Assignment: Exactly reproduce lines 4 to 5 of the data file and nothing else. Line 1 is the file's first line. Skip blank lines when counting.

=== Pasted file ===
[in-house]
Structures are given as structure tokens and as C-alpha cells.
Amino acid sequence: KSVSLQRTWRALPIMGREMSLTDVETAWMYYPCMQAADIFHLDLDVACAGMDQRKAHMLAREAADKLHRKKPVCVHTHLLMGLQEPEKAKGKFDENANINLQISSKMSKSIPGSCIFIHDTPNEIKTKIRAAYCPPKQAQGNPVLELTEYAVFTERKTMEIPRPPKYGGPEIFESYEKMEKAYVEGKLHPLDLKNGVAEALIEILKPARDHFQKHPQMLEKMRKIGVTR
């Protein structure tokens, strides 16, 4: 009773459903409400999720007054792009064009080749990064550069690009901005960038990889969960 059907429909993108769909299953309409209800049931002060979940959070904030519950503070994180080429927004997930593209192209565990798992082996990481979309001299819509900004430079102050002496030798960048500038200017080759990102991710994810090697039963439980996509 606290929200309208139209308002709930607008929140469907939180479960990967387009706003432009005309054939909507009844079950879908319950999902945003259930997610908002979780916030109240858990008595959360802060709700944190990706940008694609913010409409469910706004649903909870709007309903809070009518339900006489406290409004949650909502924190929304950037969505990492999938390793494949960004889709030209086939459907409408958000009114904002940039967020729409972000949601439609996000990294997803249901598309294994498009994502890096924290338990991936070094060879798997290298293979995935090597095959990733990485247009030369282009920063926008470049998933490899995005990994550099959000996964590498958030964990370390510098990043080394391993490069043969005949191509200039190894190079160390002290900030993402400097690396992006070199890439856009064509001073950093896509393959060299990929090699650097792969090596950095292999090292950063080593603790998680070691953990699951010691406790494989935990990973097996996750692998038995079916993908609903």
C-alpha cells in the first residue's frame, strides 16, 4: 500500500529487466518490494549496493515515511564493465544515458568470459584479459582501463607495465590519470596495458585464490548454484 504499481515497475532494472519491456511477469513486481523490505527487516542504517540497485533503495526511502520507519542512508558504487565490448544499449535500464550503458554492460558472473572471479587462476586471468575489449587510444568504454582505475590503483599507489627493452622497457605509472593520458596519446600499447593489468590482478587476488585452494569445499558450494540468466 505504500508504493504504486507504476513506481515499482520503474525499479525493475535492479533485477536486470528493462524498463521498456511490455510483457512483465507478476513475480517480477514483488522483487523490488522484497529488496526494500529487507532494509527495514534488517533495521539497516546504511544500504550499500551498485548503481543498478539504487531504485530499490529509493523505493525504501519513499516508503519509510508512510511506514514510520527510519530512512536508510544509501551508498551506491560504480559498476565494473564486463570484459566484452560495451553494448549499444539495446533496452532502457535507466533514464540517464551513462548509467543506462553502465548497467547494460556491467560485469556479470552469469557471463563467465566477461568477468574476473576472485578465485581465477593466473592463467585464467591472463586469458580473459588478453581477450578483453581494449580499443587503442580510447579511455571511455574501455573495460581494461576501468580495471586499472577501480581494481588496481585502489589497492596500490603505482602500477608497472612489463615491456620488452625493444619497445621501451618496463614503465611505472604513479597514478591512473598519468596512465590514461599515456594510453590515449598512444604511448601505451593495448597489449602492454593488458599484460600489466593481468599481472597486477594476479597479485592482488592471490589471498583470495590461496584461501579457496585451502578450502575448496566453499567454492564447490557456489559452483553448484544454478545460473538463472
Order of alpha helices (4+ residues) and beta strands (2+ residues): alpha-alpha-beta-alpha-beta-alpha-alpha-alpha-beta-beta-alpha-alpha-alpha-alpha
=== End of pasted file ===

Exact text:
């Protein structure tokens, strides 16, 4: 009773459903409400999720007054792009064009080749990064550069690009901005960038990889969960 059907429909993108769909299953309409209800049931002060979940959070904030519950503070994180080429927004997930593209192209565990798992082996990481979309001299819509900004430079102050002496030798960048500038200017080759990102991710994810090697039963439980996509 606290929200309208139209308002709930607008929140469907939180479960990967387009706003432009005309054939909507009844079950879908319950999902945003259930997610908002979780916030109240858990008595959360802060709700944190990706940008694609913010409409469910706004649903909870709007309903809070009518339900006489406290409004949650909502924190929304950037969505990492999938390793494949960004889709030209086939459907409408958000009114904002940039967020729409972000949601439609996000990294997803249901598309294994498009994502890096924290338990991936070094060879798997290298293979995935090597095959990733990485247009030369282009920063926008470049998933490899995005990994550099959000996964590498958030964990370390510098990043080394391993490069043969005949191509200039190894190079160390002290900030993402400097690396992006070199890439856009064509001073950093896509393959060299990929090699650097792969090596950095292999090292950063080593603790998680070691953990699951010691406790494989935990990973097996996750692998038995079916993908609903």
C-alpha cells in the first residue's frame, strides 16, 4: 500500500529487466518490494549496493515515511564493465544515458568470459584479459582501463607495465590519470596495458585464490548454484 504499481515497475532494472519491456511477469513486481523490505527487516542504517540497485533503495526511502520507519542512508558504487565490448544499449535500464550503458554492460558472473572471479587462476586471468575489449587510444568504454582505475590503483599507489627493452622497457605509472593520458596519446600499447593489468590482478587476488585452494569445499558450494540468466 505504500508504493504504486507504476513506481515499482520503474525499479525493475535492479533485477536486470528493462524498463521498456511490455510483457512483465507478476513475480517480477514483488522483487523490488522484497529488496526494500529487507532494509527495514534488517533495521539497516546504511544500504550499500551498485548503481543498478539504487531504485530499490529509493523505493525504501519513499516508503519509510508512510511506514514510520527510519530512512536508510544509501551508498551506491560504480559498476565494473564486463570484459566484452560495451553494448549499444539495446533496452532502457535507466533514464540517464551513462548509467543506462553502465548497467547494460556491467560485469556479470552469469557471463563467465566477461568477468574476473576472485578465485581465477593466473592463467585464467591472463586469458580473459588478453581477450578483453581494449580499443587503442580510447579511455571511455574501455573495460581494461576501468580495471586499472577501480581494481588496481585502489589497492596500490603505482602500477608497472612489463615491456620488452625493444619497445621501451618496463614503465611505472604513479597514478591512473598519468596512465590514461599515456594510453590515449598512444604511448601505451593495448597489449602492454593488458599484460600489466593481468599481472597486477594476479597479485592482488592471490589471498583470495590461496584461501579457496585451502578450502575448496566453499567454492564447490557456489559452483553448484544454478545460473538463472